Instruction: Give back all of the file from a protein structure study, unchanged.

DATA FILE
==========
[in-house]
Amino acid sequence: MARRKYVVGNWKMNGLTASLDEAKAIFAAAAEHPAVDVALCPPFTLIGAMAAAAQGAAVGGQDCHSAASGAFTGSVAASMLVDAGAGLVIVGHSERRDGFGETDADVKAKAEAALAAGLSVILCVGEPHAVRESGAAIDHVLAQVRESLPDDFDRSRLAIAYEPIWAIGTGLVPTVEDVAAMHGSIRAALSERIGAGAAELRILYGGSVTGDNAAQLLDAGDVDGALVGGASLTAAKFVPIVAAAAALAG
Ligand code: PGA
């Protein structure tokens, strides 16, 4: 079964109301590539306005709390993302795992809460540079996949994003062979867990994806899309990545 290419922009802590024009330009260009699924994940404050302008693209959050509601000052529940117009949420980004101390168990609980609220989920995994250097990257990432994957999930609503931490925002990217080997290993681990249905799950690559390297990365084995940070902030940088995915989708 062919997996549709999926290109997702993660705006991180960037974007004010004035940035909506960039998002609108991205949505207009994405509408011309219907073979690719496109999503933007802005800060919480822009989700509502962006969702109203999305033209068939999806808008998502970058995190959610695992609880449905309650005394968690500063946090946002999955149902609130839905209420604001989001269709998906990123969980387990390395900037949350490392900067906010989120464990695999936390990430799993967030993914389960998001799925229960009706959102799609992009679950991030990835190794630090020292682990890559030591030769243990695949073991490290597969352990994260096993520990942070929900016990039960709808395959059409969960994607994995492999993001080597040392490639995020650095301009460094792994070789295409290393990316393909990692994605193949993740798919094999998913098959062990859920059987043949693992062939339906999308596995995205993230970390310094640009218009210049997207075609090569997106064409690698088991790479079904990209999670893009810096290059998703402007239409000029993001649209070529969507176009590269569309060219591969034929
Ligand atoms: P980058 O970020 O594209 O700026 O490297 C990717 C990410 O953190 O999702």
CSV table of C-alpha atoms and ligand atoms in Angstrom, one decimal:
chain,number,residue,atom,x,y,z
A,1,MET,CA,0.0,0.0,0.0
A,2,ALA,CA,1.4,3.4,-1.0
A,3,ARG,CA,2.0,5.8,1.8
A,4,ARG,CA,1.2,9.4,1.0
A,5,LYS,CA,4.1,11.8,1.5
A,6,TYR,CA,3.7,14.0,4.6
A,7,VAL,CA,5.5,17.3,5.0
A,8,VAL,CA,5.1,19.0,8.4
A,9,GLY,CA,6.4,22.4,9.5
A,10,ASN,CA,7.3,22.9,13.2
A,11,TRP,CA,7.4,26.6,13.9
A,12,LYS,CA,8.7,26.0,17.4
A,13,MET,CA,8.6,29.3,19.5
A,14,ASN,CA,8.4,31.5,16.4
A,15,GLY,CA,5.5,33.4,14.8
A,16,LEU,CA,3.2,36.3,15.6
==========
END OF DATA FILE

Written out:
[in-house]
Amino acid sequence: MARRKYVVGNWKMNGLTASLDEAKAIFAAAAEHPAVDVALCPPFTLIGAMAAAAQGAAVGGQDCHSAASGAFTGSVAASMLVDAGAGLVIVGHSERRDGFGETDADVKAKAEAALAAGLSVILCVGEPHAVRESGAAIDHVLAQVRESLPDDFDRSRLAIAYEPIWAIGTGLVPTVEDVAAMHGSIRAALSERIGAGAAELRILYGGSVTGDNAAQLLDAGDVDGALVGGASLTAAKFVPIVAAAAALAG
Ligand code: PGA
């Protein structure tokens, strides 16, 4: 079964109301590539306005709390993302795992809460540079996949994003062979867990994806899309990545 290419922009802590024009330009260009699924994940404050302008693209959050509601000052529940117009949420980004101390168990609980609220989920995994250097990257990432994957999930609503931490925002990217080997290993681990249905799950690559390297990365084995940070902030940088995915989708 062919997996549709999926290109997702993660705006991180960037974007004010004035940035909506960039998002609108991205949505207009994405509408011309219907073979690719496109999503933007802005800060919480822009989700509502962006969702109203999305033209068939999806808008998502970058995190959610695992609880449905309650005394968690500063946090946002999955149902609130839905209420604001989001269709998906990123969980387990390395900037949350490392900067906010989120464990695999936390990430799993967030993914389960998001799925229960009706959102799609992009679950991030990835190794630090020292682990890559030591030769243990695949073991490290597969352990994260096993520990942070929900016990039960709808395959059409969960994607994995492999993001080597040392490639995020650095301009460094792994070789295409290393990316393909990692994605193949993740798919094999998913098959062990859920059987043949693992062939339906999308596995995205993230970390310094640009218009210049997207075609090569997106064409690698088991790479079904990209999670893009810096290059998703402007239409000029993001649209070529969507176009590269569309060219591969034929
Ligand atoms: P980058 O970020 O594209 O700026 O490297 C990717 C990410 O953190 O999702």
CSV table of C-alpha atoms and ligand atoms in Angstrom, one decimal:
chain,number,residue,atom,x,y,z
A,1,MET,CA,0.0,0.0,0.0
A,2,ALA,CA,1.4,3.4,-1.0
A,3,ARG,CA,2.0,5.8,1.8
A,4,ARG,CA,1.2,9.4,1.0
A,5,LYS,CA,4.1,11.8,1.5
A,6,TYR,CA,3.7,14.0,4.6
A,7,VAL,CA,5.5,17.3,5.0
A,8,VAL,CA,5.1,19.0,8.4
A,9,GLY,CA,6.4,22.4,9.5
A,10,ASN,CA,7.3,22.9,13.2
A,11,TRP,CA,7.4,26.6,13.9
A,12,LYS,CA,8.7,26.0,17.4
A,13,MET,CA,8.6,29.3,19.5
A,14,ASN,CA,8.4,31.5,16.4
A,15,GLY,CA,5.5,33.4,14.8
A,16,LEU,CA,3.2,36.3,15.6